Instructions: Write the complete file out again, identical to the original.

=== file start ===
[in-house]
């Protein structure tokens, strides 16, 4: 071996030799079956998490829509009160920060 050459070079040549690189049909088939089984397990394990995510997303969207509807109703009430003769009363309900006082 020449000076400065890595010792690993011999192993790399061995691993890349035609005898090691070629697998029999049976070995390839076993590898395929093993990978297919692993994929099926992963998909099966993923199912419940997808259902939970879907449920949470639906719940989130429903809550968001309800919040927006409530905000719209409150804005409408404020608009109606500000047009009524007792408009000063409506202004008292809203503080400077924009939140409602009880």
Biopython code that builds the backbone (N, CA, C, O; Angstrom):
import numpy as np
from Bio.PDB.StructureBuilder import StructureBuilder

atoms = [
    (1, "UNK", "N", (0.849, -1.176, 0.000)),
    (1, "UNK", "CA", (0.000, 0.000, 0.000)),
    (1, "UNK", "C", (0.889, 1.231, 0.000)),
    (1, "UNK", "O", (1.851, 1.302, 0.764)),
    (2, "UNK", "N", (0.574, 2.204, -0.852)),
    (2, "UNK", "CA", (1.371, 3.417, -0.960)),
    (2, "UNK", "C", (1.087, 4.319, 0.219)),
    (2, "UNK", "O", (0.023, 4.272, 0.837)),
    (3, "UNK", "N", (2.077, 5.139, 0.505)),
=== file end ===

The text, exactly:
[in-house]
């Protein structure tokens, strides 16, 4: 071996030799079956998490829509009160920060 050459070079040549690189049909088939089984397990394990995510997303969207509807109703009430003769009363309900006082 020449000076400065890595010792690993011999192993790399061995691993890349035609005898090691070629697998029999049976070995390839076993590898395929093993990978297919692993994929099926992963998909099966993923199912419940997808259902939970879907449920949470639906719940989130429903809550968001309800919040927006409530905000719209409150804005409408404020608009109606500000047009009524007792408009000063409506202004008292809203503080400077924009939140409602009880």
Biopython code that builds the backbone (N, CA, C, O; Angstrom):
import numpy as np
from Bio.PDB.StructureBuilder import StructureBuilder

atoms = [
    (1, "UNK", "N", (0.849, -1.176, 0.000)),
    (1, "UNK", "CA", (0.000, 0.000, 0.000)),
    (1, "UNK", "C", (0.889, 1.231, 0.000)),
    (1, "UNK", "O", (1.851, 1.302, 0.764)),
    (2, "UNK", "N", (0.574, 2.204, -0.852)),
    (2, "UNK", "CA", (1.371, 3.417, -0.960)),
    (2, "UNK", "C", (1.087, 4.319, 0.219)),
    (2, "UNK", "O", (0.023, 4.272, 0.837)),
    (3, "UNK", "N", (2.077, 5.139, 0.505)),